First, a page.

How academic job interviews are like presidential debates | The rules for establishing LinkedIn connections | How Google+ can improve a job search
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March 10, 2014
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How academic job interviews are like presidential debates
Academic job hunters should approach the interview process in the same way a presidential candidate prepares for a debate, Hope College English professor William Pannapacker writes in this commentary. He advises candidates to conduct research, prepare for the interview and practice for on-campus meetings and presentations. "And even if you don't win the interview process, you are probably better off -- better prepared for your next job opportunities or for staying in your current position -- than you were before," Pannapacker writes. The Chronicle of Higher Education (free content) (3/10)
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The rules for establishing LinkedIn connections
Experts recommend that you accept LinkedIn requests only from those you know and avoid asking someone you've never met to connect. When in doubt, ask yourself, "Would you do a favor for this person, or ask a favor of them?" says author Alexandra Samuel. "If so, make the connection. If not, take a pass." The Washington Post (tiered subscription model)/On Leadership blog (3/7)
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Five Eye-Opening HR Stats Infographic
Employee recognition matters. If you’re looking to set the groundwork for success, check out this infographic with five revealing HR stats that prove the value of employee recognition and exactly what benefits your company can expect to receive. Access the Infographic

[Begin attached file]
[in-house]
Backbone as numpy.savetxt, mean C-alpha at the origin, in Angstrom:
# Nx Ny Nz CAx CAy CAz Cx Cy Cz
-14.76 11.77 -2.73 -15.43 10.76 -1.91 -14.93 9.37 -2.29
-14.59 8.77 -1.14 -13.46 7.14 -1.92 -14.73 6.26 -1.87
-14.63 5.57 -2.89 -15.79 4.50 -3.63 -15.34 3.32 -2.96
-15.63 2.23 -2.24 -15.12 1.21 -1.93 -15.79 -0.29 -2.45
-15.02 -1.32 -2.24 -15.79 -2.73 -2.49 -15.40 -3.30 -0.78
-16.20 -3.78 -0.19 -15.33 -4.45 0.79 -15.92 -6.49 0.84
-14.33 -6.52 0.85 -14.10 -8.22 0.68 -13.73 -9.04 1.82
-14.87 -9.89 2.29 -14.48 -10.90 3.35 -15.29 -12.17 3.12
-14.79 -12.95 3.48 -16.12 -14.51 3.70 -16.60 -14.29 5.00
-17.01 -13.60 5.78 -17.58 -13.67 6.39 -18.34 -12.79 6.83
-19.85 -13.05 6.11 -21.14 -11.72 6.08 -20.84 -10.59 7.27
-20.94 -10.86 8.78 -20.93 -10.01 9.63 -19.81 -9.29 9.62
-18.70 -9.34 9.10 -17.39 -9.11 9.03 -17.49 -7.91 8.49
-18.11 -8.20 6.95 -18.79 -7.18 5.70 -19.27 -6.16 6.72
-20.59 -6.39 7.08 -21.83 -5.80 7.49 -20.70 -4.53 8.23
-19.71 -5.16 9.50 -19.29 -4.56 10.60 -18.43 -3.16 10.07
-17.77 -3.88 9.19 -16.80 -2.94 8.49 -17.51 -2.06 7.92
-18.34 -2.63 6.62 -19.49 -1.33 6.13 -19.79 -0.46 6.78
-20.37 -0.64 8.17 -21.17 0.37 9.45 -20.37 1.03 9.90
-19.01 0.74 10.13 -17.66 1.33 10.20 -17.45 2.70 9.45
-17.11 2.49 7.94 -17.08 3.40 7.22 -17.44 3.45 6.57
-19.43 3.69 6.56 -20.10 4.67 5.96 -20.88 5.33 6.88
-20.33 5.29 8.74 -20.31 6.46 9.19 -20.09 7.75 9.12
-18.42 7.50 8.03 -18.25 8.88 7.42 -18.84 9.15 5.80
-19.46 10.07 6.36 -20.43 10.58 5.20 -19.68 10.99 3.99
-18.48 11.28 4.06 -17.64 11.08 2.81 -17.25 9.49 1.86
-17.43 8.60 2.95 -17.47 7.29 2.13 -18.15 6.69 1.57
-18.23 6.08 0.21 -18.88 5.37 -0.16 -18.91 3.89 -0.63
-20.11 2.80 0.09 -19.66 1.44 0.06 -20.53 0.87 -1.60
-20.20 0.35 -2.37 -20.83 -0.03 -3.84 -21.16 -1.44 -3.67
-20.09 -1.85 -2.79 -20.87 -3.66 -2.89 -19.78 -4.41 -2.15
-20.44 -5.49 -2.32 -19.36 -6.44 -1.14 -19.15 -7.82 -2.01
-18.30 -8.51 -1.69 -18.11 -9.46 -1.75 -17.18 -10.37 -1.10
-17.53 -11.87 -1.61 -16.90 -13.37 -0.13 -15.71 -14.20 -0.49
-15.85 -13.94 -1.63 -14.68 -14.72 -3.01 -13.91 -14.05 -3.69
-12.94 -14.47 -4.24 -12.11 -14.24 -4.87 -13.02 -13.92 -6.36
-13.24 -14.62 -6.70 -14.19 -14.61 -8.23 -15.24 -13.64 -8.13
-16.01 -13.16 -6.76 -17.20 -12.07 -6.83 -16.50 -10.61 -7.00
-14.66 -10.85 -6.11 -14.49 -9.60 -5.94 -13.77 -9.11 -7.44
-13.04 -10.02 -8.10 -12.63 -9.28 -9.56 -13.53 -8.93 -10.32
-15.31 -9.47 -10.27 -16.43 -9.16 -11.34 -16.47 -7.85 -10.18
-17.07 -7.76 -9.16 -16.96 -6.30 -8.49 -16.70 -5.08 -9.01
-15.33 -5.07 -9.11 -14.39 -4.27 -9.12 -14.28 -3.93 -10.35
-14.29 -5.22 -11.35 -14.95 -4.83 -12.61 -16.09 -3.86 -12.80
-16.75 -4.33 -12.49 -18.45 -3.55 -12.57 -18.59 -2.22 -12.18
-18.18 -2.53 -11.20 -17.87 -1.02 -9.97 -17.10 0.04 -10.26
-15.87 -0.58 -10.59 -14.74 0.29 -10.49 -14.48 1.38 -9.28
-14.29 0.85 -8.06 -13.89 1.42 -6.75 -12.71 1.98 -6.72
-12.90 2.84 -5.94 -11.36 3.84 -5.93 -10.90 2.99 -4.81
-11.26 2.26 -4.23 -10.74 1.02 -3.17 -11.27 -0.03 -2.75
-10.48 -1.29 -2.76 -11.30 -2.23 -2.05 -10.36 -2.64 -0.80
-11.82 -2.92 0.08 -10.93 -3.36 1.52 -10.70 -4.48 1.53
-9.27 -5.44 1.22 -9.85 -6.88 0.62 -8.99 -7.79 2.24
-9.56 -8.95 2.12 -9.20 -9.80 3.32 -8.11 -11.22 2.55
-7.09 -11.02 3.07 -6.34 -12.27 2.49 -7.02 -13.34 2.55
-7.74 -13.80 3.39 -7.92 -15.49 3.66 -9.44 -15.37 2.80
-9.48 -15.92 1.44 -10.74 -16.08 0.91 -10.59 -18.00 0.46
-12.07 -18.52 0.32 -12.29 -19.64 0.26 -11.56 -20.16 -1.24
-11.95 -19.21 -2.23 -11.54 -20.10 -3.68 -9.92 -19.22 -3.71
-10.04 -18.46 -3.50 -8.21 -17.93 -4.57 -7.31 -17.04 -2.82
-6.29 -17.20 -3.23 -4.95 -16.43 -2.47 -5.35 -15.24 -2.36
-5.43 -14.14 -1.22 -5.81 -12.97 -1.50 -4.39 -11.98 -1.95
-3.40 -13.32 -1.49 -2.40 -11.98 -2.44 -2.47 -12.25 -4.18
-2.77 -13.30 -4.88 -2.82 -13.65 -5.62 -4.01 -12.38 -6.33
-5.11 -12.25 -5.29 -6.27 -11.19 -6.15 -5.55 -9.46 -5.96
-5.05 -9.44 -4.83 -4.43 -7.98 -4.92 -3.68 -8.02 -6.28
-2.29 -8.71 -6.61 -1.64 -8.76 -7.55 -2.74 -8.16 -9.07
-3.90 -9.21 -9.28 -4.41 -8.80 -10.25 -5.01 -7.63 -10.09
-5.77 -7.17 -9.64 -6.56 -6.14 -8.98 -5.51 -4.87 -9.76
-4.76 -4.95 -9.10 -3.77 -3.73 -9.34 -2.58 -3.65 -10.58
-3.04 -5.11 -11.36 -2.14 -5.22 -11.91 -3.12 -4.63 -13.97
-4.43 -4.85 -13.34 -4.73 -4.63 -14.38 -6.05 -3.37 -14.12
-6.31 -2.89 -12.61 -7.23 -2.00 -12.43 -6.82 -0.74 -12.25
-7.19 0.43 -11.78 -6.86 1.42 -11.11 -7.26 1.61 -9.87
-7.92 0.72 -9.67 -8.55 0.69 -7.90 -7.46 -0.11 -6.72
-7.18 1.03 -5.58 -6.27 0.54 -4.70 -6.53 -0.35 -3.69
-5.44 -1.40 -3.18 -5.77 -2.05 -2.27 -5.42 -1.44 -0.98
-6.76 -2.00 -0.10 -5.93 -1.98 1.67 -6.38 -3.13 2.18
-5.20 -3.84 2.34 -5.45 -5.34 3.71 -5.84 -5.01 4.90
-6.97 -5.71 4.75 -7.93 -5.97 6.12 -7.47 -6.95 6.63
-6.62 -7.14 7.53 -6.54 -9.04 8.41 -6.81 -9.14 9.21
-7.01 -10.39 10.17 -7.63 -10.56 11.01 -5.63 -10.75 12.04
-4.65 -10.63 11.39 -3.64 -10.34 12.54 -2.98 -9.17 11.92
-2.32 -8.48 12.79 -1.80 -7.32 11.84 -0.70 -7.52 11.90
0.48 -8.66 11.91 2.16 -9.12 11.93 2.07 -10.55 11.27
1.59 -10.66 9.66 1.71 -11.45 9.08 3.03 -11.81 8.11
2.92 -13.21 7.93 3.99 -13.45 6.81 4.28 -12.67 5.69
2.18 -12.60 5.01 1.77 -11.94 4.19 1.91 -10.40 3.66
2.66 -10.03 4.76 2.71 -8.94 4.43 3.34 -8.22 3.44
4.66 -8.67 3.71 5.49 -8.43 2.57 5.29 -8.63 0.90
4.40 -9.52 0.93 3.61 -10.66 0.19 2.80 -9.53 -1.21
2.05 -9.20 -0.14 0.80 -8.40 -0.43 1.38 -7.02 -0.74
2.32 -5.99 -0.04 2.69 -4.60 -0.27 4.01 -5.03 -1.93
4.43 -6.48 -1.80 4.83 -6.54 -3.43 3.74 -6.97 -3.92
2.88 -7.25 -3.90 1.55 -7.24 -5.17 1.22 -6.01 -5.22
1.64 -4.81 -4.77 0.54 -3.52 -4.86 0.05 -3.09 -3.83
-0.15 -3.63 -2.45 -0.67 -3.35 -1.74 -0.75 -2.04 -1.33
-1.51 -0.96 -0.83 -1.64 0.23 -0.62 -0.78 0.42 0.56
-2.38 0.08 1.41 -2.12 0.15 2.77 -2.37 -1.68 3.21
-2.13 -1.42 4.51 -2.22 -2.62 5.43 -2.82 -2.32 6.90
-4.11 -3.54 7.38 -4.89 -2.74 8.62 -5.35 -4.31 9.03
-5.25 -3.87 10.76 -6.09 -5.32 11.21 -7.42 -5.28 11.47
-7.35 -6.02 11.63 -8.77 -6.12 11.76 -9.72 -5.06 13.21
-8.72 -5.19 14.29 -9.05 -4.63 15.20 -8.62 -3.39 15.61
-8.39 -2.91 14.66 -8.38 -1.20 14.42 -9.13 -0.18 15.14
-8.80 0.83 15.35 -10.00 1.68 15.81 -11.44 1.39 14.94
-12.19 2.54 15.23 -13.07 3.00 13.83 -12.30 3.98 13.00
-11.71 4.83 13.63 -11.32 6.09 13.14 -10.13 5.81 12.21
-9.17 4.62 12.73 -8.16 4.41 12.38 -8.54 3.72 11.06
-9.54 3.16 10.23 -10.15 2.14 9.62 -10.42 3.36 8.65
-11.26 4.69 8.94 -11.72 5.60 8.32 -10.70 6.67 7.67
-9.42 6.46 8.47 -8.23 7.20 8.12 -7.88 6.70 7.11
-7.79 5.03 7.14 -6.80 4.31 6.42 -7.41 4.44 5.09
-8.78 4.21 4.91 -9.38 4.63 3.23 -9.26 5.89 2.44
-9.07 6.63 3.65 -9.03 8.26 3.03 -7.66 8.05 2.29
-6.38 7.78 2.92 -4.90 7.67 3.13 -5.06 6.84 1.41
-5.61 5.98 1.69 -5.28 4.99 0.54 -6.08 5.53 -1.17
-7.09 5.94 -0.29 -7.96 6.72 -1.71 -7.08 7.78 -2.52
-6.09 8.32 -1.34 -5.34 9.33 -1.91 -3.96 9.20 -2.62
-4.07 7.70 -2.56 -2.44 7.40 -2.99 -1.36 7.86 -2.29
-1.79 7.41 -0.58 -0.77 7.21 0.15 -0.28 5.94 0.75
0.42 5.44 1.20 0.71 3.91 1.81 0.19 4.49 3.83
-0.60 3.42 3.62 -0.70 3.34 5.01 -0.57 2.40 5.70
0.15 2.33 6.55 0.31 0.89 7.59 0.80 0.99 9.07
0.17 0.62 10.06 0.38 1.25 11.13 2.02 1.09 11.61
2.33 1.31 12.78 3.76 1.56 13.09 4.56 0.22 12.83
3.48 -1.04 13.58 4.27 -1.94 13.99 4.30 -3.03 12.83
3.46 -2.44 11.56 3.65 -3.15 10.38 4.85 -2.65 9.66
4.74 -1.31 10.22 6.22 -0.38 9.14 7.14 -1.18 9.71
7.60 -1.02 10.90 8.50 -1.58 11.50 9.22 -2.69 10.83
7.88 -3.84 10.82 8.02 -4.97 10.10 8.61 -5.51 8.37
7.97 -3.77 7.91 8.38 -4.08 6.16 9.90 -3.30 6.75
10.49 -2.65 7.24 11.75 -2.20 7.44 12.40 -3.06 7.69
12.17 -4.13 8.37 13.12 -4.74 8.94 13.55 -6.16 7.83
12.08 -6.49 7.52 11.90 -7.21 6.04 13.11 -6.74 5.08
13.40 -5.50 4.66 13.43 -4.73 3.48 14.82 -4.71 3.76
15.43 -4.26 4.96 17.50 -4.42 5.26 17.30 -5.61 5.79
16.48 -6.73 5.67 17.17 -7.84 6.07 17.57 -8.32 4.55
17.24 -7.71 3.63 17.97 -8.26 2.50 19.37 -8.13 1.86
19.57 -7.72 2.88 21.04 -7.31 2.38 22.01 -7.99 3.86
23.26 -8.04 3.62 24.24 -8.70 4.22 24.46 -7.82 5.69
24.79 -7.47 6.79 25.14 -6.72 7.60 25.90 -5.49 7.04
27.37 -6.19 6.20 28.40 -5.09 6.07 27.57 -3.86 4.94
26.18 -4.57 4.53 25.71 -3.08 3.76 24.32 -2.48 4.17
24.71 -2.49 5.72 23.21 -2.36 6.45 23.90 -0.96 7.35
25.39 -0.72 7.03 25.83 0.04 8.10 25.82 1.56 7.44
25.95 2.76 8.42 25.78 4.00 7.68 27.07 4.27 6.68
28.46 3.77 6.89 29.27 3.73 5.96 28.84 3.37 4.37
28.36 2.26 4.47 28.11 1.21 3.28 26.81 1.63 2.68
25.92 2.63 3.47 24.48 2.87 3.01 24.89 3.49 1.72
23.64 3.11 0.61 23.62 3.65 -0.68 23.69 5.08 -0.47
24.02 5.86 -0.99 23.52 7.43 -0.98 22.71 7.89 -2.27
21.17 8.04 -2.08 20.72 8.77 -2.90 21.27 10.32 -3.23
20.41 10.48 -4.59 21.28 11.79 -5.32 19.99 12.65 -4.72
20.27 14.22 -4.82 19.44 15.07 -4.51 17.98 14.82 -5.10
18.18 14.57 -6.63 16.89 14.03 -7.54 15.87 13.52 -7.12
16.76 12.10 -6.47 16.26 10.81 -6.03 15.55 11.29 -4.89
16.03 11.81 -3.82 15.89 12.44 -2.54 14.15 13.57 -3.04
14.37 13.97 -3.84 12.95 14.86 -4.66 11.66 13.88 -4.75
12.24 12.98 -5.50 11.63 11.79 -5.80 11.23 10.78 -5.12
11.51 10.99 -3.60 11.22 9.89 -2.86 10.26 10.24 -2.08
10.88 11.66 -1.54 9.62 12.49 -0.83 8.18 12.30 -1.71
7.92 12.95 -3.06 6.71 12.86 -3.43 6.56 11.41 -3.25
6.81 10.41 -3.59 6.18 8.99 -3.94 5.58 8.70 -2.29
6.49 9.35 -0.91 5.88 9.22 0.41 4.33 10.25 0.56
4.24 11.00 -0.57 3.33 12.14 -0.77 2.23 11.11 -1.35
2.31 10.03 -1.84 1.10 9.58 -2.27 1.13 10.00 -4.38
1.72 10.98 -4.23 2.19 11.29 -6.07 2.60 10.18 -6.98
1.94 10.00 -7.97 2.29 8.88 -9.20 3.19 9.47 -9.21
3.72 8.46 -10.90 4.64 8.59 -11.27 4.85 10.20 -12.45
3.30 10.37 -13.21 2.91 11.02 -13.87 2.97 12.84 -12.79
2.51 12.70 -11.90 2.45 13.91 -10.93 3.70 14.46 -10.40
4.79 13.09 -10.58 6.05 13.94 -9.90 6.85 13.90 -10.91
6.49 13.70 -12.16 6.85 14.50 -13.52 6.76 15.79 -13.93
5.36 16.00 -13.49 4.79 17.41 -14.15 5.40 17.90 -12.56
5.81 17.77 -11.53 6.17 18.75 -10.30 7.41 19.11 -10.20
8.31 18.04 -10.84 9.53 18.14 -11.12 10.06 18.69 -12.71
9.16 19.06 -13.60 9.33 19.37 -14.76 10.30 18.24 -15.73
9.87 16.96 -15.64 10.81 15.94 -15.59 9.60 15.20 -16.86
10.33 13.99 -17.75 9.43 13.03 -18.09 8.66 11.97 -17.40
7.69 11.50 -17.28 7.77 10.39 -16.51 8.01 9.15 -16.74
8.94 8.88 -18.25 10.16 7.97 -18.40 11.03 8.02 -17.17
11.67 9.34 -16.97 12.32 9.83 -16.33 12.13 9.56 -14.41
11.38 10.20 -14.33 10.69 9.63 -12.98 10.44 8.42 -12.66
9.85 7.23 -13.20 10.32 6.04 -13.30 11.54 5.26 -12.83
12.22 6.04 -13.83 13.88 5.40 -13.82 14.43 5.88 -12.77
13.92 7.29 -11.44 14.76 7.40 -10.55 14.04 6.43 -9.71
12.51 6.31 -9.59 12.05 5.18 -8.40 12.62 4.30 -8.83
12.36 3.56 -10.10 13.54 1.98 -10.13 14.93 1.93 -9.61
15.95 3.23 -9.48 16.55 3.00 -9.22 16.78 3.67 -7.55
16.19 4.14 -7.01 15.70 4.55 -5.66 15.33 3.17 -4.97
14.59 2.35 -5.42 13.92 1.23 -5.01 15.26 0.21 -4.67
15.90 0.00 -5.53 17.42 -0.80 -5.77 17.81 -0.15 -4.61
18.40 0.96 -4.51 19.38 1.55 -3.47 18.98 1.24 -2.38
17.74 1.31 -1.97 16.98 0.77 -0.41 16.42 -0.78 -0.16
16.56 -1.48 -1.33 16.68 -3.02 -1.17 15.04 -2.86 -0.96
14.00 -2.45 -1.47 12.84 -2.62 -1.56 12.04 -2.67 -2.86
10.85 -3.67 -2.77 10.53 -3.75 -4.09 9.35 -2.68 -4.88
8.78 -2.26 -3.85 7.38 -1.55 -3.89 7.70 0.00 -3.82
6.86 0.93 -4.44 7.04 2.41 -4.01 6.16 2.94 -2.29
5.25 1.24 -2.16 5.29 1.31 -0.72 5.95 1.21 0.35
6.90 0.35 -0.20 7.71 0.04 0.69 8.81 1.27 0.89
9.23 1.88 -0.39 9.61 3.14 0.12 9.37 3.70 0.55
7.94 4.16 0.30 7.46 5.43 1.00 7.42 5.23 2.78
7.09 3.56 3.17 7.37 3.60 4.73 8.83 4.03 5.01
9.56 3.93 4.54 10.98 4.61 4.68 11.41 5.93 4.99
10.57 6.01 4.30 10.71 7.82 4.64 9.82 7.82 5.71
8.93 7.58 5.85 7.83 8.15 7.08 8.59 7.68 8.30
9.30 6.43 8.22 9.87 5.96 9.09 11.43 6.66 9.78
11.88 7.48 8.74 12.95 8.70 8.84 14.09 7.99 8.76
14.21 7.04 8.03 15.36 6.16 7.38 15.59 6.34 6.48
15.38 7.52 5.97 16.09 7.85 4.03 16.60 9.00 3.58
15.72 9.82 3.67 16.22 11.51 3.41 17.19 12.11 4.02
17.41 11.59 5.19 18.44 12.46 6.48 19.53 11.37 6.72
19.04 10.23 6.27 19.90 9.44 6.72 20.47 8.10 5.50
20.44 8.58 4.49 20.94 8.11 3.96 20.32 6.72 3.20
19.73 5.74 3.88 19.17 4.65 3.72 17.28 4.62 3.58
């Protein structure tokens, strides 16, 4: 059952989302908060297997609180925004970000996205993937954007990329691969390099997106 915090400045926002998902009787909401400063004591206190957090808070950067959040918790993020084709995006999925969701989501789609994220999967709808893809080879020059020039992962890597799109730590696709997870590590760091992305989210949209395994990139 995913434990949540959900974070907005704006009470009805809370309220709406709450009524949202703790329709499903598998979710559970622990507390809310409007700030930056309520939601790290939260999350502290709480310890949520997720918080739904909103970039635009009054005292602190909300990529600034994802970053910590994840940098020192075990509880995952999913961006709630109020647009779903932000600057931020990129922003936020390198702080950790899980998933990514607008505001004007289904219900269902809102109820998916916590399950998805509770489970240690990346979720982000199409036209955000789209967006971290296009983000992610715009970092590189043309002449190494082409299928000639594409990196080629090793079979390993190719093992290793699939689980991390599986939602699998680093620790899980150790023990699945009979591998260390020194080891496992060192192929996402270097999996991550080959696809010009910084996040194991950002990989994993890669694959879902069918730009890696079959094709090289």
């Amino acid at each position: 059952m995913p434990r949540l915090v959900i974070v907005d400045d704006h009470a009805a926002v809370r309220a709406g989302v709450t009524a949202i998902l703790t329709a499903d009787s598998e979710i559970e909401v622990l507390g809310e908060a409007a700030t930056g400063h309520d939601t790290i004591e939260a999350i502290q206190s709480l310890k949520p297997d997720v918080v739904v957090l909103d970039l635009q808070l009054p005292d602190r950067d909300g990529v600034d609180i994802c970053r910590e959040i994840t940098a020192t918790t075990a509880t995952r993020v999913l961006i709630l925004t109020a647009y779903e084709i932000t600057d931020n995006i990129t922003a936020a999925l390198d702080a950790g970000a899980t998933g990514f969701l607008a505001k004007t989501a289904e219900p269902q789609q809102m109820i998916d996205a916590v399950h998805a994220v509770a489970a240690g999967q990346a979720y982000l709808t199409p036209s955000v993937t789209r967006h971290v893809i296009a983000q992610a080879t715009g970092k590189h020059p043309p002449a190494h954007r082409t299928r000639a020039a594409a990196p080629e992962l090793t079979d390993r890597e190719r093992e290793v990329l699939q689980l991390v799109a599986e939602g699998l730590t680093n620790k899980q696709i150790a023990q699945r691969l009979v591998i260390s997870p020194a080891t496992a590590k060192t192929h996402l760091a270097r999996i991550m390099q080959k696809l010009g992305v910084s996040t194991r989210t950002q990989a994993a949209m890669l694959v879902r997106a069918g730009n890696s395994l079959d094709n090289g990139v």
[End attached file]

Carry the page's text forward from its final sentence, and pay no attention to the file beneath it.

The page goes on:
Higher Ed Employment Trends
Employers turn to private insurance exchanges, new networks and more
Large businesses are increasingly attracted to privately run insurance exchanges for employee and retiree benefits, surveys find. Many are also shifting some costs to employees, and some are experimenting with other ways to control spending, such as opening on-site clinics or new types of provider networks. The New York Times (tiered subscription model) (3/6)
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Higher Ed in the News
Ala. university to offer MBA program online
Samford University's Brock School of Business is planning to offer its full Master of Business Administration degree program online beginning in the fall, officials say. The Alabama university is hoping the program will attract nontraditional students who need the flexibility of an online program. "We have a number of [alumni] who would like to earn an MBA from the Brock School, but who are unable to attend class on campus," Barbara Cartledge, assistant dean of academic programs, said. (Alabama) (3/6)
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Report: Dual-enrollment programs provide students with multiple benefits
A report by the Education Commission of the States found that high-school students who take dual-enrollment courses are more likely to graduate and continue their education, compared with students who do not. The research also revealed that more than 600,000 students take classes that fulfill high-school graduation requirements and help them earn technical certificates or college credit. The Star-Ledger (Newark, N.J.) (3/6)
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Leadership Focus
Survey questions college presidents about transparency, government role and more
Three-quarters of college presidents believe their institutions should report information such as job placement rates, student debt levels and graduate school enrollment numbers, a new survey shows. However, only half of the presidents surveyed believe the U.S. government should be collecting and publishing such data. The wide-ranging survey also asked presidents their opinion on issues such as campus race relations and the financial stability of colleges and universities. (3/7)
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We want to know about it! Join these and other professionals who have found their dream jobs through HERC and told us their story. Contact HERC today.
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I never think of the future. It comes soon enough."
-- Albert Einstein,
German-born theoretical physicist
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